Consumers would no longer be able to play or copy movies or music on their home computers, or trade them via the Internet or by any other means, if Congress passes a bill, introduced Thursday, that aims to drastically regulate the distribution of digital entertainment material. 

The Consumer Broadband and Digital Television Promotion Act of 2002 would require that the entertainment and technology industries jointly come up with standards to protect copyrighted films, television shows and songs from being downloaded, copied or swapped illegally. 

If the industries cannot devise standards within one year, the government would step in and do it for them. 

Sen. Ernest "Fritz" Hollings, D-S.C., who introduced the bill, said he holds out hope that the entertainment and tech industries can resolve the issue themselves. 

"But given the pace of the private talks so far, the private sector needs a nudge," he said. 

Technology companies strongly oppose the measure, saying it would not only lead to price increases for consumers, but might violate the "fair use" clause in existing copyright law, which among other things allows the purchaser of a copyrighted item — whether a CD, book or videotape — to make multiple copies for individual personal use. 

"It would in essence turn your PC into only a VCR playback machine, and you wouldn't have the capabilities to move digital content around like you do today," complained P.J. McNealy, a research director for the Gartner G2 firm. 

"It's a Draconian bill that would grind digital distribution to a near-halt," he added. 

Hollings insists his bill would not infringe on fair-use provisions. 

If passed in its current form, the bill would force consumer electronics, computer and software manufacturers to build "locks" into their products to make sure that copying copyrighted material, or playing illegally copied material, is impossible.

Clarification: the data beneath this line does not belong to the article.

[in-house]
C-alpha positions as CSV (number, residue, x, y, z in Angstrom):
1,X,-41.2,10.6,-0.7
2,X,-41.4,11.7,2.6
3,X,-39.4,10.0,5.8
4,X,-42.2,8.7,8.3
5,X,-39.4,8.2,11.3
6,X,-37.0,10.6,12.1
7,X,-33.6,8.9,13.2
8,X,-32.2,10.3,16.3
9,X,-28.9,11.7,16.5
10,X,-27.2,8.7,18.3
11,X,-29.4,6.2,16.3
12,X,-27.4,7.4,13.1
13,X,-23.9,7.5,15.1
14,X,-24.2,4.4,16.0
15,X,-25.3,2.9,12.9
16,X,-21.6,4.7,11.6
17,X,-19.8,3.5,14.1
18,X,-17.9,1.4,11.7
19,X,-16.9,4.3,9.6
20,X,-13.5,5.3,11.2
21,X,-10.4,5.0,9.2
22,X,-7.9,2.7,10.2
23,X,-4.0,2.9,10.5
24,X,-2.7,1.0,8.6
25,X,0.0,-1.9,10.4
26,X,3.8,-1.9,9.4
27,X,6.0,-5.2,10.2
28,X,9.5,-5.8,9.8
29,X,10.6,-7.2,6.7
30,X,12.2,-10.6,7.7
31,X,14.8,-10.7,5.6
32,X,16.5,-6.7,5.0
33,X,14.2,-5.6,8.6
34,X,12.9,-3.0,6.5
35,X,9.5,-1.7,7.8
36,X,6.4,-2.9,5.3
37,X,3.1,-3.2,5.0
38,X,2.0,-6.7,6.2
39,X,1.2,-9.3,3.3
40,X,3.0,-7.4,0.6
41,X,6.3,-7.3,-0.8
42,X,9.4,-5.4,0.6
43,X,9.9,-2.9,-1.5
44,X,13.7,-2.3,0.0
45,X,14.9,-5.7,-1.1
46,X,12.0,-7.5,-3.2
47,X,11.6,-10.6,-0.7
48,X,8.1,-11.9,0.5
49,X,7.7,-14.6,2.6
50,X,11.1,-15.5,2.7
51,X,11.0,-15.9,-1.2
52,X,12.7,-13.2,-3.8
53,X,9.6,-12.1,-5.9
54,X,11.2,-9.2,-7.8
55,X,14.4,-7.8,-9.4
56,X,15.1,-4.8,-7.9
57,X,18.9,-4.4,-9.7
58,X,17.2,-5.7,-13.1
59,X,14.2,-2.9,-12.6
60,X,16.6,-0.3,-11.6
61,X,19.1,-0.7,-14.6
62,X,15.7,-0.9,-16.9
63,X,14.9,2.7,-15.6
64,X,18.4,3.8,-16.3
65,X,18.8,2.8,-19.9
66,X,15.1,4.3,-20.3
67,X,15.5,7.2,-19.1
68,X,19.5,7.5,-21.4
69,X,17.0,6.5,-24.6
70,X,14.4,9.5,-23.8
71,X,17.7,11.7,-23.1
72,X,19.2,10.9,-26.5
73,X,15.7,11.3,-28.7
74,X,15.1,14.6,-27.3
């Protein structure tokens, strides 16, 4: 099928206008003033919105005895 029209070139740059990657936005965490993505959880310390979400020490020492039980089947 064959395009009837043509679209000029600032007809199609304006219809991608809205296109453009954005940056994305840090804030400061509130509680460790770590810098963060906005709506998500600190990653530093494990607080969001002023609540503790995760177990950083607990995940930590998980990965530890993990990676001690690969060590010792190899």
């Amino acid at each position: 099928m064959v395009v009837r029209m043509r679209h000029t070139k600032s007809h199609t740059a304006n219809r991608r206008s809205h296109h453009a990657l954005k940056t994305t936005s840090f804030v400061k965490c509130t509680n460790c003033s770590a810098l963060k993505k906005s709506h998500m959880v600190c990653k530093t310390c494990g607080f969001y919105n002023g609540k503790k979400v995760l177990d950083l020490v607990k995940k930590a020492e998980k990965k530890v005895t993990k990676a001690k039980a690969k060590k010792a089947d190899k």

The rules would apply to everything from personal computers and compact-disc players to camcorders, TVs, and DVD players. 

Hollings believes that lack of a consistent copyright-protection standard is holding up the rollout of broadband, or high-speed Internet access, across the country. 

Broadband use by home users nearly doubled in 2001, despite monthly prices generally twice that of regular dial-up Internet access, as local telephone and cable-television companies rolled it out to more and more areas. 

More than 21 million Americans, and more than 10 million homes, about one-tenth of the total, now have broadband, according to data from Nielsen/NetRatings. 

Hollings says that nervous content providers have refused to make movies and music widely available on the Internet, and as a result, consumer demand for broadband — which makes downloading or "streaming" and such files much easier — has been on the wane. 

"The real key to the advancement of broadband is increased consumer demand," he said. Once standards are put into place "an avalanche of digital content on broadband Internet connections" will make broadband more attractive to consumers, he added. 

Entertainment companies, who have lobbied hard for the bill and who have given Hollings nearly $300,000 in campaign contributions in the past five years, contend they need so-called piracy controls to protect their profits. 

"If you don't protect content on the Internet, you will end the entertainment business," said Michael Eisner, chairman of Walt Disney Co., in hearings before Hollings' Commerce Committee. 

Fox News' parent company, News Corporation, has also lobbied on behalf of the bill, but Sony, which has equally lucrative entertainment, computer and consumer-electronics arms, sat out the hearings. 

Critics of the entertainment industry say it has had the ability to protect its digital content for years, but is only now rushing to the courts and Congress to avoid looking villainous to its consumers as the growing broadband market creates new opportunities for both profits and piracy. 

Hollings' bill is sure to draw fire from some of his colleagues in Congress who don't believe the government should intervene in the private marketplace. 

"If the government were to set technology standards," said Richard Diamond, a spokesman for House Majority Leader Dick Armey, R-Texas, "we'd still be using eight-track tapes right now." 

The Associated Press contributed to this report.